In fact, according to experienced divers contacted by GMA News Online, divers can stay in water that deep for as long as 30 minutes with the right equipment and training.

“You cannot dive that deep with just air, you need mixed gases,” says dive instructor Chen Mencias.

Technical diver Dave Dy, who is certified to explore shipwrecks, says ten minutes do not give a diver much time to search, and advises that the scuba divers involved in the search breathe mixed gases and bring multiple tanks to enable a longer time underwater and increase the chances of finding the plane fast. But deep-water diving takes specialized training.

“It is possible to get out of deep water fast and safely using a blend of gases (in the scuba tank),” says Dy. “But the deeper one dives, the greater the chance of narcosis.”

A diver who dives that deep risks not only narcosis but bends or decompression sickness, which can cause paralysis or death, according to Dy.

Compression divers, or local fisherfolk who use improvised equipment to stay underwater for long periods of time, were reported to be assisting in the search on Saturday. “That’s even  more dangerous,” says Dy.

Most Filipino divers use feet as a unit of measurement when referring to depth.

Aside from Robredo, the two others missing are veteran pilot and flight instructor Jessup Bahinting and his Nepali co-pilot Kshitiz Chand. Bahinting is also the chief executive officer of the Mactan-based aircraft rental company and flying school Aviatour Air, which owns the plane that crashed. According to Chand’s Facebook page, he graduated from Aviatour Flight School in 2011 and identified himself as a commercial pilot.

Growing search and rescue effort

Roxas earlier tweeted that sonar equipment from Cebu was deployed to help in the search.
According to an NDRRMC report, the Coast Guard is conducting search and rescue operations with five Special Operations Group personnel with diving equipment, a search and rescue vessel with Navy medical personnel, and a helicopter.Naval Forces Southern Luzon also deployed two patrol gunboats for the search and rescue effort. The Philippine Red Cross, local divers, medical teams from LGUs, Bantay Dagat volunteers, and Philippine Navy all responded to the incident.

The US Navy has also offered the services of a Fleet Survey Team, composed of hydrographers who can collect and analyze ocean data in the area to assist in the search.

A portion of the right wing of the Piper Seneca four-seater was found Saturday evening. The wings of the plane contain the fuel tanks, so earlier reports that a fuel tank was discovered by fishermen Saturday night could  be referring to the same debris. - Howie Severino/Carmela Guanzon Lapeña, GMA News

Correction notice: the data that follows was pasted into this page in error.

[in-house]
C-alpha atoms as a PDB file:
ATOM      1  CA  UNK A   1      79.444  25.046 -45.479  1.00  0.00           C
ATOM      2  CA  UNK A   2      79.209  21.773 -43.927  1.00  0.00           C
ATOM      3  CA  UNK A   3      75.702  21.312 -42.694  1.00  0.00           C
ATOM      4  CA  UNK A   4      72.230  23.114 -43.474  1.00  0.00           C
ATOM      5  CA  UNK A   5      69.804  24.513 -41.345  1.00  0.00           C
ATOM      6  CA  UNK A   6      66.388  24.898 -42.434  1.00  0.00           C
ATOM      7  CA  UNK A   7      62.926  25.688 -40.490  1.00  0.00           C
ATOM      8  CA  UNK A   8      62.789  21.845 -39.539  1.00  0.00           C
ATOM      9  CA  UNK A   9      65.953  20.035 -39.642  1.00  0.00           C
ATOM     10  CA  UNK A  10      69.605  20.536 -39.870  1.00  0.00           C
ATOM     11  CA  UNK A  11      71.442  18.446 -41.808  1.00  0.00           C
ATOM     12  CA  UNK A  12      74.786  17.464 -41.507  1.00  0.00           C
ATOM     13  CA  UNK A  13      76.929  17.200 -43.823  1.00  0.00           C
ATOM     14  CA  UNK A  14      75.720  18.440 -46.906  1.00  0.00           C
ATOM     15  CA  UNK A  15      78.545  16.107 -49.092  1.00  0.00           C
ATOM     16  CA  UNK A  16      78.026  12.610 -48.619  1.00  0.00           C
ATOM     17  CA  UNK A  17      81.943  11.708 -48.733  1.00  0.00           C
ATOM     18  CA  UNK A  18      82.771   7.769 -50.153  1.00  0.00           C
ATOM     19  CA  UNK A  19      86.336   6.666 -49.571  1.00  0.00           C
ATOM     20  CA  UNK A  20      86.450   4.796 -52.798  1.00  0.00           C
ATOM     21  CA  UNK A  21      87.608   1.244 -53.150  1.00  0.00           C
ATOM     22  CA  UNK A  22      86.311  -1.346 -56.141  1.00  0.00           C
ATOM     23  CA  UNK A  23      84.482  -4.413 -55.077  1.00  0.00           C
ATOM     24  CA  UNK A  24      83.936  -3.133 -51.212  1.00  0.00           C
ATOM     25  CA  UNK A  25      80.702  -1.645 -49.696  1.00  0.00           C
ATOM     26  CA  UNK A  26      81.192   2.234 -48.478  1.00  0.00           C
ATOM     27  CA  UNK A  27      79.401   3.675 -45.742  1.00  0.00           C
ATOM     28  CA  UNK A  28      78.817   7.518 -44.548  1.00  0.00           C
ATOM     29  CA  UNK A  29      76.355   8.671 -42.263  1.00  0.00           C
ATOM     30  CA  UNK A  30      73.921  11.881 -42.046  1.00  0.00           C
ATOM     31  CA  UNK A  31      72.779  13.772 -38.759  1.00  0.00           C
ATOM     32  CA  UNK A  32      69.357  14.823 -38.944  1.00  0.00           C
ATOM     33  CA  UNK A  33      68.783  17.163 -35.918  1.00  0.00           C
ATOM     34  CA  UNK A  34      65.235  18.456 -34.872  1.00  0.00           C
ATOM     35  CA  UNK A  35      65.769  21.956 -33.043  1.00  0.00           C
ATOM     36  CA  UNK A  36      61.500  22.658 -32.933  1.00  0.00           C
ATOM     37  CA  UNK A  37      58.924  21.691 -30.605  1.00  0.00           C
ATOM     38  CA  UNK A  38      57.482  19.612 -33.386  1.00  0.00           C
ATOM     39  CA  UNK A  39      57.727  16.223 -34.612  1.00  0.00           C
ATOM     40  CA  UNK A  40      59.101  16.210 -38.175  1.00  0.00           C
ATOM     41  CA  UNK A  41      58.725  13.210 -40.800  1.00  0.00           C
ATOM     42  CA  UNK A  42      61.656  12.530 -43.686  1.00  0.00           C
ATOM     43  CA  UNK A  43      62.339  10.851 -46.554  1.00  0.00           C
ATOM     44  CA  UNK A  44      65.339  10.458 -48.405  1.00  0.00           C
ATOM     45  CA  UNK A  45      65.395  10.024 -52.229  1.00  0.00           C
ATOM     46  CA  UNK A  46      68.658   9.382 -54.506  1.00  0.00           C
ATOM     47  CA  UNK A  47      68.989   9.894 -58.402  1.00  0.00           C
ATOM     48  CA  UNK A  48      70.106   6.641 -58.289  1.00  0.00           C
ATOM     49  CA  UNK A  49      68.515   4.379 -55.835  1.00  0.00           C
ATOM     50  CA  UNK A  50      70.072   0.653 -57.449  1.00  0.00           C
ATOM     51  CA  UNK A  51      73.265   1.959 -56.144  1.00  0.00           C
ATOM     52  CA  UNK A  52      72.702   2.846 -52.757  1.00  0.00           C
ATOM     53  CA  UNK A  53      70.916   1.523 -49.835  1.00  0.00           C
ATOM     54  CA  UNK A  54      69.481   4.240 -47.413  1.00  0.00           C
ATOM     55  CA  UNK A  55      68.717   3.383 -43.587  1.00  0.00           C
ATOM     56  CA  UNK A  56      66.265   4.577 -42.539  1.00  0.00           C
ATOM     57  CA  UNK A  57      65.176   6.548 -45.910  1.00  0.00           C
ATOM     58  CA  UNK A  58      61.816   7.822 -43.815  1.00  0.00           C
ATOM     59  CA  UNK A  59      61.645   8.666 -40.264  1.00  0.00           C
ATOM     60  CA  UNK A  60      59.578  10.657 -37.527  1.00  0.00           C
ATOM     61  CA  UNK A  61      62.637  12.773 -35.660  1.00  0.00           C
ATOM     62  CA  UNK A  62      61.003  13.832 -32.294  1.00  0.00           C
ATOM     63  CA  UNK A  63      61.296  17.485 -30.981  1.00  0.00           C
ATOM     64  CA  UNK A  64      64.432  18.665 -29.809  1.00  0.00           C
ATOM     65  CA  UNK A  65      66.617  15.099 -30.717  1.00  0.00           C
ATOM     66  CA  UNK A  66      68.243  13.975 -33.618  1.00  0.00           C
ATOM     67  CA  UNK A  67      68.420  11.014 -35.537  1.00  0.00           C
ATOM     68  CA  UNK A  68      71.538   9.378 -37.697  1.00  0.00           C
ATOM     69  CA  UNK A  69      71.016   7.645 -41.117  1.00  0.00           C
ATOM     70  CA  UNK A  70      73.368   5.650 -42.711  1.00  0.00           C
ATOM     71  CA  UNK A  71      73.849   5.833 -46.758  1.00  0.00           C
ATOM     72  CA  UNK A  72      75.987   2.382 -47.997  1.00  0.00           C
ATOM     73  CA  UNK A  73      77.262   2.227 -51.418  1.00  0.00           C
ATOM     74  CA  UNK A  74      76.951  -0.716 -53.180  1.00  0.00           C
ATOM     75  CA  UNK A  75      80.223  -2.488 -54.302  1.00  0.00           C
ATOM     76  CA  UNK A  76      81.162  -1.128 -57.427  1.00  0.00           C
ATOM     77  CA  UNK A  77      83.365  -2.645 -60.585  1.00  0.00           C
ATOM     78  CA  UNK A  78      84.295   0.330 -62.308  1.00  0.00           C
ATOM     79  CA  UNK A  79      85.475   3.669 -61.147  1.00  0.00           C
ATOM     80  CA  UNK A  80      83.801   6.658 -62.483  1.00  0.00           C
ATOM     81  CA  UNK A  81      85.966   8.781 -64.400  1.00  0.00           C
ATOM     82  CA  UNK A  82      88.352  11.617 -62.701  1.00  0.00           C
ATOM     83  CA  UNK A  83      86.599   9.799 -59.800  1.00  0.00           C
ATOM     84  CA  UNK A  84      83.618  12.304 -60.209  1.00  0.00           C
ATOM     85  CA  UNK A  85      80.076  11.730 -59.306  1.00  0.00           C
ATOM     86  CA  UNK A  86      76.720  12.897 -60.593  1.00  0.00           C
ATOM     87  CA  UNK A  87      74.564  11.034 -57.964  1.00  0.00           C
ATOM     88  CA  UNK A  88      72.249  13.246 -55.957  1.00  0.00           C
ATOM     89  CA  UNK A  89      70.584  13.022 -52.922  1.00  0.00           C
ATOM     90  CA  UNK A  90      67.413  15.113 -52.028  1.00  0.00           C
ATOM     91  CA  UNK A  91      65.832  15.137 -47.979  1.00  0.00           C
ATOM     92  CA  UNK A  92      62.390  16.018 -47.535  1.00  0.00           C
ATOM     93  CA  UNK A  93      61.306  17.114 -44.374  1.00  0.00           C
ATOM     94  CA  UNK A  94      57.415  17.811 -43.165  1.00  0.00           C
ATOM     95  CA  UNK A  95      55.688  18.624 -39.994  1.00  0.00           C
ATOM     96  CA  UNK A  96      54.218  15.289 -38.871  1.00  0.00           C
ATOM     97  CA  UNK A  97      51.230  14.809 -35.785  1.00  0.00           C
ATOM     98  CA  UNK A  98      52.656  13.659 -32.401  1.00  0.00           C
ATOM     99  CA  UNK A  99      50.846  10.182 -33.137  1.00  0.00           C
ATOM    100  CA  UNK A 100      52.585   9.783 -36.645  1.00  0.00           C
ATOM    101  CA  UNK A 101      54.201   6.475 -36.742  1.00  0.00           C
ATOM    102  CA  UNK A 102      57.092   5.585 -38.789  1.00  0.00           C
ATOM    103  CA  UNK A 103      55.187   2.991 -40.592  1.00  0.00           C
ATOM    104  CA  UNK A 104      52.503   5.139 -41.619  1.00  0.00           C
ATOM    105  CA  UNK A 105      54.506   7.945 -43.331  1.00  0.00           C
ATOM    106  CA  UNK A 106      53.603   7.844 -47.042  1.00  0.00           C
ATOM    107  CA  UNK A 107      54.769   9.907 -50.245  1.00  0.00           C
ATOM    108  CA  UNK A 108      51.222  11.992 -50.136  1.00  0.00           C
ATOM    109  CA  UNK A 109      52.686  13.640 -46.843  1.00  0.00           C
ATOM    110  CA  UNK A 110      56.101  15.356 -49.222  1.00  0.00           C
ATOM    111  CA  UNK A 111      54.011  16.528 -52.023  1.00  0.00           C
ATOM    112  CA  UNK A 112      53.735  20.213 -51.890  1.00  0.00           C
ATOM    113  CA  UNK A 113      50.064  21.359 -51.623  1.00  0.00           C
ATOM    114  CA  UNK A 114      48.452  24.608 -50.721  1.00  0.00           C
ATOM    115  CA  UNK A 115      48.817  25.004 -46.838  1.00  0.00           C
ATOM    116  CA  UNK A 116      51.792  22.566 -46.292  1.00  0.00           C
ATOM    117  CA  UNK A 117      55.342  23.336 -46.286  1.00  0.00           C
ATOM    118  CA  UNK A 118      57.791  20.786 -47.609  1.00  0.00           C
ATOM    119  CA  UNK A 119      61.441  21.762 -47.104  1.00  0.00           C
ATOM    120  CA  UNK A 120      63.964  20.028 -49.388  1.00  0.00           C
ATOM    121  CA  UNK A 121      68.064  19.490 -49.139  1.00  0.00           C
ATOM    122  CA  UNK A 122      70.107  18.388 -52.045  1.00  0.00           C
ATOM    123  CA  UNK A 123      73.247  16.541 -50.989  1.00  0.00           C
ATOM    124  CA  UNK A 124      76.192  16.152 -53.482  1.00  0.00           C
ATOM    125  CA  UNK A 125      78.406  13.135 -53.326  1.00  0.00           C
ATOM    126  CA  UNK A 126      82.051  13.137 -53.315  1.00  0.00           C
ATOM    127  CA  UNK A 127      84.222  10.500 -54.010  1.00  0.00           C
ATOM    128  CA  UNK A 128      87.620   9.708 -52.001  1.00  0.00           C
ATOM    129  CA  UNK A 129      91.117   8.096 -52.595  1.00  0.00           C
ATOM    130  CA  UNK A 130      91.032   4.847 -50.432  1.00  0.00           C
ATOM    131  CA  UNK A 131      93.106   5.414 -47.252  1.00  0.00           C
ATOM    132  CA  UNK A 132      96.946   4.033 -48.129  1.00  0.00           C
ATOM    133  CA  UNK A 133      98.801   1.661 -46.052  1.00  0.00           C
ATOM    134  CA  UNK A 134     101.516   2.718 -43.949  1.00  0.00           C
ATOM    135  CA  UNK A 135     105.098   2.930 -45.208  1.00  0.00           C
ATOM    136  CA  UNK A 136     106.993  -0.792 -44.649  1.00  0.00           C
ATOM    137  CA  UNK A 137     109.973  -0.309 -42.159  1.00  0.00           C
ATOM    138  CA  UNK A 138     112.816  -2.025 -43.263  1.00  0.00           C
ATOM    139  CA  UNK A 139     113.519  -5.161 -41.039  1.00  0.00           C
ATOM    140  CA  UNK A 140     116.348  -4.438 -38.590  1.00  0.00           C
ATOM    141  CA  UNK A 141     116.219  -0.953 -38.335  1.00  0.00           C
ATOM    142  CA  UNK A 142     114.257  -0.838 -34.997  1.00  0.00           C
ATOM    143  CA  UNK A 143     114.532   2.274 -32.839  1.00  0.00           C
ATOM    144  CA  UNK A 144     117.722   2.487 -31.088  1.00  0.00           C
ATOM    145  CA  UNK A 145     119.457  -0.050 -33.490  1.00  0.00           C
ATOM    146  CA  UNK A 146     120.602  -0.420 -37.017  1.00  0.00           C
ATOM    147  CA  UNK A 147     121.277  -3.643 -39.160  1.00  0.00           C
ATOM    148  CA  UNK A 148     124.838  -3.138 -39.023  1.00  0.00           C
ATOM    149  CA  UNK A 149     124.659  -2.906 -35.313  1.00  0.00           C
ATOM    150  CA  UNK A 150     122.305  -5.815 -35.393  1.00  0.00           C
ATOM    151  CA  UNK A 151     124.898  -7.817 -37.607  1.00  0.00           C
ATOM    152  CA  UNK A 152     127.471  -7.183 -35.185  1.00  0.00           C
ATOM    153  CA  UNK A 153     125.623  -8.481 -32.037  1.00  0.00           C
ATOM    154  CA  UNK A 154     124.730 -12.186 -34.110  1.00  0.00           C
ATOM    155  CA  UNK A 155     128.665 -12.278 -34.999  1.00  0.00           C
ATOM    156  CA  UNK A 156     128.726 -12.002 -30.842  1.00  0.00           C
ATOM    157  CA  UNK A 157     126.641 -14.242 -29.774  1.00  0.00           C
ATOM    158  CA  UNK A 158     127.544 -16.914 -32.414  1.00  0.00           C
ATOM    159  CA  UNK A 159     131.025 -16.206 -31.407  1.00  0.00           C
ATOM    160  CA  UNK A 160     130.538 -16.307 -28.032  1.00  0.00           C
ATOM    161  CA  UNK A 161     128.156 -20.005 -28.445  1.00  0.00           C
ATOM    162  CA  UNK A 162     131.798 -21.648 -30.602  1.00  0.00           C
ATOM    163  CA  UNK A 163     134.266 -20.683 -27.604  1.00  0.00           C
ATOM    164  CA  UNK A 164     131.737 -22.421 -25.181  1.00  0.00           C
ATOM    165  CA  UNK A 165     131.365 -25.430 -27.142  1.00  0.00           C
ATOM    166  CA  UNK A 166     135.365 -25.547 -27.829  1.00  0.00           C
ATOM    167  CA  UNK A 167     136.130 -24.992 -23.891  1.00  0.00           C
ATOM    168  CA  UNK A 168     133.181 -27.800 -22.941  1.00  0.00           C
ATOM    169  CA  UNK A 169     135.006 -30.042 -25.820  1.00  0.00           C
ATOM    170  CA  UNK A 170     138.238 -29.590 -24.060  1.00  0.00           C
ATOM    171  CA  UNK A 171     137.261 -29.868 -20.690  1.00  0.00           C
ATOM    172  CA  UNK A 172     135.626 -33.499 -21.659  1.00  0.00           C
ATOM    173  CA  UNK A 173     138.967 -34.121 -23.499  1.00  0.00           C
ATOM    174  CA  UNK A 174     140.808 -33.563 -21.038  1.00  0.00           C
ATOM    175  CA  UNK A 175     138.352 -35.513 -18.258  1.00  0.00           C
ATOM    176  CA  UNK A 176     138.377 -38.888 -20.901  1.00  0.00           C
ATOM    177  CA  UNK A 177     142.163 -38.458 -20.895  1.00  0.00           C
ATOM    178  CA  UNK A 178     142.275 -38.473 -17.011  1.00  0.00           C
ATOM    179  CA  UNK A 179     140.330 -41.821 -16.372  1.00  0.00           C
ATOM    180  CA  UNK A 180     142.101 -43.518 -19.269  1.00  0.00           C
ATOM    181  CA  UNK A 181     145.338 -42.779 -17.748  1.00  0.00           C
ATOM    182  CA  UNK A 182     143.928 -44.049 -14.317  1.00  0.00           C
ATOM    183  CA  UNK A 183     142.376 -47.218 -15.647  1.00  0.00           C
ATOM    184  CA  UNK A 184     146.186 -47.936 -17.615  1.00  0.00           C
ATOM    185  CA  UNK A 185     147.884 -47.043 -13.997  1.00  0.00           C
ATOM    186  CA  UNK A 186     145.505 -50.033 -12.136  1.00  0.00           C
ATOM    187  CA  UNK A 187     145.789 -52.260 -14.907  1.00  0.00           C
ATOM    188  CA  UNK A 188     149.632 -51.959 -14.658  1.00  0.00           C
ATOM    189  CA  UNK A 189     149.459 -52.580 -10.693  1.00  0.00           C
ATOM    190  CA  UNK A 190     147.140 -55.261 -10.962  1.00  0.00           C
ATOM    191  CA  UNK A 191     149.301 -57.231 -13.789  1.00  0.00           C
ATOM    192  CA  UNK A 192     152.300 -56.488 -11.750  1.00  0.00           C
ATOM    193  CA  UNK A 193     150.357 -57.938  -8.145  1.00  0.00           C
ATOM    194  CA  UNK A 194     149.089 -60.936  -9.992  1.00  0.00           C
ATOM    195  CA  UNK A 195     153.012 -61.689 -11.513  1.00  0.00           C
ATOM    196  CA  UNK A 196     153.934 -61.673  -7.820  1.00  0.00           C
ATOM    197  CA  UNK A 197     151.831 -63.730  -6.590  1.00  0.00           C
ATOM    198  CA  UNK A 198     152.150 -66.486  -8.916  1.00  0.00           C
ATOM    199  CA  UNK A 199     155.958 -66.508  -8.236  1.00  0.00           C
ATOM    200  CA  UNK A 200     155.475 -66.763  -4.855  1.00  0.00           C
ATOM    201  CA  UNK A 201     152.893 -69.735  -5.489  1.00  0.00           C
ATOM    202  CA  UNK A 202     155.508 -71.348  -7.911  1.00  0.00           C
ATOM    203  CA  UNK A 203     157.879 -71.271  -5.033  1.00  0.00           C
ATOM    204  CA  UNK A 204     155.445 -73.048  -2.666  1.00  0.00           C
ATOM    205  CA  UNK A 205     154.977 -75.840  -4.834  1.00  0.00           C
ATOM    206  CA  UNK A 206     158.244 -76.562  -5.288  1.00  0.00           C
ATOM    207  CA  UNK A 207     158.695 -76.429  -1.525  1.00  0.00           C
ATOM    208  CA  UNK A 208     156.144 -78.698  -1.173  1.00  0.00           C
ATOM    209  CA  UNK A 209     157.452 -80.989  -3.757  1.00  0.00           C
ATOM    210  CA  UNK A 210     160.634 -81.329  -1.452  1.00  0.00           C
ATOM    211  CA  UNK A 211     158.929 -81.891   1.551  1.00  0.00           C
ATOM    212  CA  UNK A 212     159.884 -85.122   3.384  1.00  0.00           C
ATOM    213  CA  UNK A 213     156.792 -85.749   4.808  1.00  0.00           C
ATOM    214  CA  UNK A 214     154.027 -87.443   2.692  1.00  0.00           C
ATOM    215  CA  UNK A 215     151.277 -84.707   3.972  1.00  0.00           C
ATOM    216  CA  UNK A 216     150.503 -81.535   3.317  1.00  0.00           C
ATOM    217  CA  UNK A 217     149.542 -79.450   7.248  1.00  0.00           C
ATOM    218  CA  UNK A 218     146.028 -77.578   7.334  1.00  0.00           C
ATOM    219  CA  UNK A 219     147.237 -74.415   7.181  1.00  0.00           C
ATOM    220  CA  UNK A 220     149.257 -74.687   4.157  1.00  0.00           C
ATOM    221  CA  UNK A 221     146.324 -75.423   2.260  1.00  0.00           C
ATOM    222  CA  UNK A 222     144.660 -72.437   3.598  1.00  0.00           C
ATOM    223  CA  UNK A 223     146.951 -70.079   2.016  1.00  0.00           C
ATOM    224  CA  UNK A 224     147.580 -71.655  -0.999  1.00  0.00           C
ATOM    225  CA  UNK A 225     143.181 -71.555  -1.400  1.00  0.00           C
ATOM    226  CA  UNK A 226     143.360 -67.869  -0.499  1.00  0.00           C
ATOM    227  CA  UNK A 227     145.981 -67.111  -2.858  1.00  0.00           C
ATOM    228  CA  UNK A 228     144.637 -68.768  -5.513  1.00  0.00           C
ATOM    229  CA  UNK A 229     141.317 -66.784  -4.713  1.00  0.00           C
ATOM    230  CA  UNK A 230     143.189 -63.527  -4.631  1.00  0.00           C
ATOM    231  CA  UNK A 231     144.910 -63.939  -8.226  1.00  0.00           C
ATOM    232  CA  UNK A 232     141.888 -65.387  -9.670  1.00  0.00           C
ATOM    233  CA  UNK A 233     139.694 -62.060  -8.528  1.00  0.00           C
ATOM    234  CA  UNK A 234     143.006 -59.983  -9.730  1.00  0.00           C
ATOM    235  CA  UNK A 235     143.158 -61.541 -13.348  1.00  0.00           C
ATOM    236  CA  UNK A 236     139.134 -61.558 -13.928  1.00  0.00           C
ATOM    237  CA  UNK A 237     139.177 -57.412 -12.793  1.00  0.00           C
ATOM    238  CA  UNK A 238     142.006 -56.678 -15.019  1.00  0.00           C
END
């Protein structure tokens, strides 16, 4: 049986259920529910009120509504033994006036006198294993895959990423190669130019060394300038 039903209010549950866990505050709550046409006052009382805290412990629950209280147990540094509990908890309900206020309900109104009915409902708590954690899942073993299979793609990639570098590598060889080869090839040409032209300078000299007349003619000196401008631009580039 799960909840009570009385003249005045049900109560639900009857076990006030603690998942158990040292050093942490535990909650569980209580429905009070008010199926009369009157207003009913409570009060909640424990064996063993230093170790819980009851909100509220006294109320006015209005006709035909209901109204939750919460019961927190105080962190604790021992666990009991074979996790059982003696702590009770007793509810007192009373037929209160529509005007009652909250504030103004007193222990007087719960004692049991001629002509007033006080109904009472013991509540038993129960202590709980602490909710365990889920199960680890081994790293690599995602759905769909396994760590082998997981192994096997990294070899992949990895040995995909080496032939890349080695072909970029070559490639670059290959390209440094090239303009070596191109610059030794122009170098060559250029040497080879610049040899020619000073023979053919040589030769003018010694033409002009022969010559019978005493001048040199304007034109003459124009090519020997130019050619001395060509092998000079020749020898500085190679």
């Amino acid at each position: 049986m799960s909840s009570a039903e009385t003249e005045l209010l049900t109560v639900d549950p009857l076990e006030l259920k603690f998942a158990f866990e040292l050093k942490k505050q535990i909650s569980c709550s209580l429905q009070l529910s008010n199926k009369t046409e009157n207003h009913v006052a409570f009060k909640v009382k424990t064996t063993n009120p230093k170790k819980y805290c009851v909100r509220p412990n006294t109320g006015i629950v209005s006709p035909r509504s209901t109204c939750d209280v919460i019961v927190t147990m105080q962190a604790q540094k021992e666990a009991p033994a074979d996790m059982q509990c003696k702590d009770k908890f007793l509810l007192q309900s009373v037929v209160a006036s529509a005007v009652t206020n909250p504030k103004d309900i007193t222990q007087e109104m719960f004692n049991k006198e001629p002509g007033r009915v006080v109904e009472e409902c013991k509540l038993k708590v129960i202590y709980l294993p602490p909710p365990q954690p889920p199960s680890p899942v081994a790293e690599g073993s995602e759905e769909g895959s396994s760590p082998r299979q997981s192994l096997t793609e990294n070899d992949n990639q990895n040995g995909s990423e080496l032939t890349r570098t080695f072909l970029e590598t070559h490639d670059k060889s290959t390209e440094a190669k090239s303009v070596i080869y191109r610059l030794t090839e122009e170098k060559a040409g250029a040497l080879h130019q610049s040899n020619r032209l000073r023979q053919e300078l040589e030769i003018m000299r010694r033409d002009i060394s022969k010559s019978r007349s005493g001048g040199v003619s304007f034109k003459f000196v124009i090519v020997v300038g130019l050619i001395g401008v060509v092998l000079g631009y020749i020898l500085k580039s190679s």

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Happy Eid’l Fitr

“Hari Raya” redirects here. For the sacrifice festival which is also known as “Hari Raya” in several countries, see Eid al-Adha.

Eid-ul-Fitr, “Eid-ul-fitr”, Eid al-Fitr, Id-ul-Fitr, or Id al-Fitr (Arabic: ‎عيد الفطر ‘Īdu l-Fiṭr), often abbreviated to Eid, is a Muslim holiday that marks the end of Ramadan, the Islamic holy month of fasting (sawm). The religious Eid is a single day (a Muslim is not permitted to fast that day), but it is usually celebrated for 3 days. Eid is an Arabic word meaning “festivity”, while Fiṭr means “breaking the fast”. The holiday celebrates the conclusion of the 29 or 30 days of dawn-to-sunset fasting during the entire month of Ramadan. The first day of Eid, therefore, falls on the first day of the month Shawwal. This is a day where Muslims around the world try to show a common goal of unity.

Eid al-Fitr has a particular salat (Islamic prayer) consisting of two raka’ah (units) and generally offered in an open field or large hall. It may only be performed in congregation (Jama’at) and has an additional extra six Takbirs (raising of the hands to the ears while saying “Allahu Akbar” [God is Great]), three of them in the beginning of the first raka’ah and three of them just before ruku’ in the second raka’ah in the Hanafi school. This Eid al-Fitr salat is, depending on which juristic opinion is followed, Fard (obligatory), Mustahabb (strongly recommended, just short of obligatory) or mandoob (preferable).

Muslims believe that they are commanded by God, as mentioned in the Qur’an, to continue their fast until the last day of Ramadan and pay the Zakat and fitra before doing the Eid prayer.

Eid ul-Fitr goes by various names around the world, including:

Idul Fitri, Hari Lebaran (Indonesia); Hari Raya Puasa, Hari Lebaran, Aidilfitri (Malaysia, Singapore, Brunei); Wakas ng Ramadan, Hari Raya Puasa (Philippines); Nonbu Perunaal (Tamil) Riyoyo, Riyayan, Rozar Eid (Bengali), Ngaidul Fitri (Javanese); Boboran Siyam (Sundanese); Uroë Raya Puasa (Acehnese); Rojar Eid (Bangladesh); Ramazan Bayramı, Şeker Bayramı, Küçük Bayram (Turkish); Ураза байрам, Uraza bayram (Tatar); Orozo Mayram (Kyrgyz); Rozi Heyt (Uyghur); Eid Nimaz (Sindhi); Korite (Senegal); Id (Uganda); Sallah (Hausa); Kochnay hi supAkhtar (کوچنی اختر) (Pashto); Eid-e Sa’eed-e Fitr (The Mirthful Festival of Fitr, Persian); Choti Eid (Urdu); Meethi Eid (Urdu); Cheriya Perunnal (Malayalam); Ramazanski bajram (Bosnian); Bajram (Albanian); Cejna Remezanê (Kurdish); Ramazanski bajram (Croatian); Рамазански бајрам (Serbian); Рамазан Байрам (Bulgarian); Ciid Yare (Somali); Id al-Fater (Ethiopia); Oraza baýramy (Turkmen); Suikerfeest (Dutch).